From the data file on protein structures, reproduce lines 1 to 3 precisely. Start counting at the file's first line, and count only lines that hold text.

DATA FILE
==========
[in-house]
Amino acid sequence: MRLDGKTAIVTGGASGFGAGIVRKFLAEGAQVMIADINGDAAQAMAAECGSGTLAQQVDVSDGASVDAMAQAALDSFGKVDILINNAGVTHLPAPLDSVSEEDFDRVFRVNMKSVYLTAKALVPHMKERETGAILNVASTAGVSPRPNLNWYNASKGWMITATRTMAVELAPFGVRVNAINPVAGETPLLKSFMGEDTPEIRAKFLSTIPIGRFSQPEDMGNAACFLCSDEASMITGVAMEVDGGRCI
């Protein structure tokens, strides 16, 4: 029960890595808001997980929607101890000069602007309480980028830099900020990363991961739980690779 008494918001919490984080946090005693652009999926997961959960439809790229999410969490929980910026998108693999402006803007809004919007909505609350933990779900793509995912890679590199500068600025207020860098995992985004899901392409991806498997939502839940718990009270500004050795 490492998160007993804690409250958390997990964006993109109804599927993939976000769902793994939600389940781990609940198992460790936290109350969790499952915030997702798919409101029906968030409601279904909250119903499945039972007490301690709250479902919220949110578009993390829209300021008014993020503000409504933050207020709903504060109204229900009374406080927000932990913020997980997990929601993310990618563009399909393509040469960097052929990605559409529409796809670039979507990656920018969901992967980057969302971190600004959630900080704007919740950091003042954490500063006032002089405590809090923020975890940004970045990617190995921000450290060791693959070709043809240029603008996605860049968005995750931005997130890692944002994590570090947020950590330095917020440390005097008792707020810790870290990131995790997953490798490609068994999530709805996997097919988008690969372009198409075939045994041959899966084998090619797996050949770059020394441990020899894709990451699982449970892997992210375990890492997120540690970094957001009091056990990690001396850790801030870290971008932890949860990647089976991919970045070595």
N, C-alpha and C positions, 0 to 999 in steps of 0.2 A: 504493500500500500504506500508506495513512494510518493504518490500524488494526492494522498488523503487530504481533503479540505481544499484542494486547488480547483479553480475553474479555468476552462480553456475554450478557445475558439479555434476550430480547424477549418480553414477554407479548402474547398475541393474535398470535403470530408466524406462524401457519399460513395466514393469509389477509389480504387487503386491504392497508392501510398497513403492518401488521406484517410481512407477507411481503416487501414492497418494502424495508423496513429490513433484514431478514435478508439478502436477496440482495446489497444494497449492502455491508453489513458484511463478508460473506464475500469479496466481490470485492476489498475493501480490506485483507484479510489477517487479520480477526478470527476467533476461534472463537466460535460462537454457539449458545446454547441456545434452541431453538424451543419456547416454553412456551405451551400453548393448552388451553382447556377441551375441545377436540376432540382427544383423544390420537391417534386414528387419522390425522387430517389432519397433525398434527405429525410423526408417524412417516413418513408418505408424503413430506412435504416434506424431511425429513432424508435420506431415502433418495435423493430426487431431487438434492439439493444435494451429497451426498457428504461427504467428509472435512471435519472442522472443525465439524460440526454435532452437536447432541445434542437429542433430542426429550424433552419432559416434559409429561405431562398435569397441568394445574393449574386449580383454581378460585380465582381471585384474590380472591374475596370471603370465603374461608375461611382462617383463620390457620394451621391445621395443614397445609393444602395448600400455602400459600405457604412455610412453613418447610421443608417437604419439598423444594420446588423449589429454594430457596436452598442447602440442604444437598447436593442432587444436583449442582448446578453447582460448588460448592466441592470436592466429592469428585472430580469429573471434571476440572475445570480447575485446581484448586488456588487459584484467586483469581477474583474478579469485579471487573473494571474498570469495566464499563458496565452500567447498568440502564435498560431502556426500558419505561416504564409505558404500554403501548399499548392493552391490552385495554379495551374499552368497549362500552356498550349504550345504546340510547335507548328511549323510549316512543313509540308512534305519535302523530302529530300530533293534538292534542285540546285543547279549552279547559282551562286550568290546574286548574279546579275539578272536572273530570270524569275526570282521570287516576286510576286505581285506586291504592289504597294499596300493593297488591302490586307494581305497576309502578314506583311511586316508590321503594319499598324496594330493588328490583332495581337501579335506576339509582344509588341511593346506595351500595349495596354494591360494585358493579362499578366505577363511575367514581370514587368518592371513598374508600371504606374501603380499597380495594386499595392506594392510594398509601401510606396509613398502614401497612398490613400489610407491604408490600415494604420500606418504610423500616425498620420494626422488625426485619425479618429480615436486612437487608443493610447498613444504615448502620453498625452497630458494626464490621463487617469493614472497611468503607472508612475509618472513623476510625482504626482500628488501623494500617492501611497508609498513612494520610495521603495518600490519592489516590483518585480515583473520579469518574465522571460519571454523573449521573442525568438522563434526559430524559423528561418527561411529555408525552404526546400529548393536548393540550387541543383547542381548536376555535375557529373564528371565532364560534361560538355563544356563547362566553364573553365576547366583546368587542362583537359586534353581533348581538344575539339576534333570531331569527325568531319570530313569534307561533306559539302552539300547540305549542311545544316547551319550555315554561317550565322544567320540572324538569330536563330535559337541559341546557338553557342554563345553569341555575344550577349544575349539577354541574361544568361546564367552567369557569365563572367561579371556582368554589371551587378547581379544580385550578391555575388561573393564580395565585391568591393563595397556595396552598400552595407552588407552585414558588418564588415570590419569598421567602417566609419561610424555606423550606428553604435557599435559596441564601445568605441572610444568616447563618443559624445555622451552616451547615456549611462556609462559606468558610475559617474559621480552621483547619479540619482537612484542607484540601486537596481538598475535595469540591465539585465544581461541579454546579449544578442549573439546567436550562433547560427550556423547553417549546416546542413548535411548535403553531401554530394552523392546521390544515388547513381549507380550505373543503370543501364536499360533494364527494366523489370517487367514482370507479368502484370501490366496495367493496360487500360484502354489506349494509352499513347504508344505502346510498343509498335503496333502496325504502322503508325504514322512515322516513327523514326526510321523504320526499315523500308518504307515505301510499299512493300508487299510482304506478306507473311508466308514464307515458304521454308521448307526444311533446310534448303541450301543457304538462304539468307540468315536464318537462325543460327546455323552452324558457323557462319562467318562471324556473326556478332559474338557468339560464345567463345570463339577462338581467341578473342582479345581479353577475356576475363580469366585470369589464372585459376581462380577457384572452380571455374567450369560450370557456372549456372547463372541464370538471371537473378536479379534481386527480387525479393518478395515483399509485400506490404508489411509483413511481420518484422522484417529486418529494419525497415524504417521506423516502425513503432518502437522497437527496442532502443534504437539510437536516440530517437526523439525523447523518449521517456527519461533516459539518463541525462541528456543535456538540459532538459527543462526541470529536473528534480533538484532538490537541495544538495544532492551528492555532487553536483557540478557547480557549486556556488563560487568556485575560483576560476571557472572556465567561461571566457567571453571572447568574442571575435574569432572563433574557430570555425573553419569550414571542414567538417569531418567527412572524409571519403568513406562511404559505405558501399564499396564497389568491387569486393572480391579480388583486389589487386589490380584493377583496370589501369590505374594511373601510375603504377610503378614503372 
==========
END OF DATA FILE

[in-house]
Amino acid sequence: MRLDGKTAIVTGGASGFGAGIVRKFLAEGAQVMIADINGDAAQAMAAECGSGTLAQQVDVSDGASVDAMAQAALDSFGKVDILINNAGVTHLPAPLDSVSEEDFDRVFRVNMKSVYLTAKALVPHMKERETGAILNVASTAGVSPRPNLNWYNASKGWMITATRTMAVELAPFGVRVNAINPVAGETPLLKSFMGEDTPEIRAKFLSTIPIGRFSQPEDMGNAACFLCSDEASMITGVAMEVDGGRCI
């Protein structure tokens, strides 16, 4: 029960890595808001997980929607101890000069602007309480980028830099900020990363991961739980690779 008494918001919490984080946090005693652009999926997961959960439809790229999410969490929980910026998108693999402006803007809004919007909505609350933990779900793509995912890679590199500068600025207020860098995992985004899901392409991806498997939502839940718990009270500004050795 490492998160007993804690409250958390997990964006993109109804599927993939976000769902793994939600389940781990609940198992460790936290109350969790499952915030997702798919409101029906968030409601279904909250119903499945039972007490301690709250479902919220949110578009993390829209300021008014993020503000409504933050207020709903504060109204229900009374406080927000932990913020997980997990929601993310990618563009399909393509040469960097052929990605559409529409796809670039979507990656920018969901992967980057969302971190600004959630900080704007919740950091003042954490500063006032002089405590809090923020975890940004970045990617190995921000450290060791693959070709043809240029603008996605860049968005995750931005997130890692944002994590570090947020950590330095917020440390005097008792707020810790870290990131995790997953490798490609068994999530709805996997097919988008690969372009198409075939045994041959899966084998090619797996050949770059020394441990020899894709990451699982449970892997992210375990890492997120540690970094957001009091056990990690001396850790801030870290971008932890949860990647089976991919970045070595």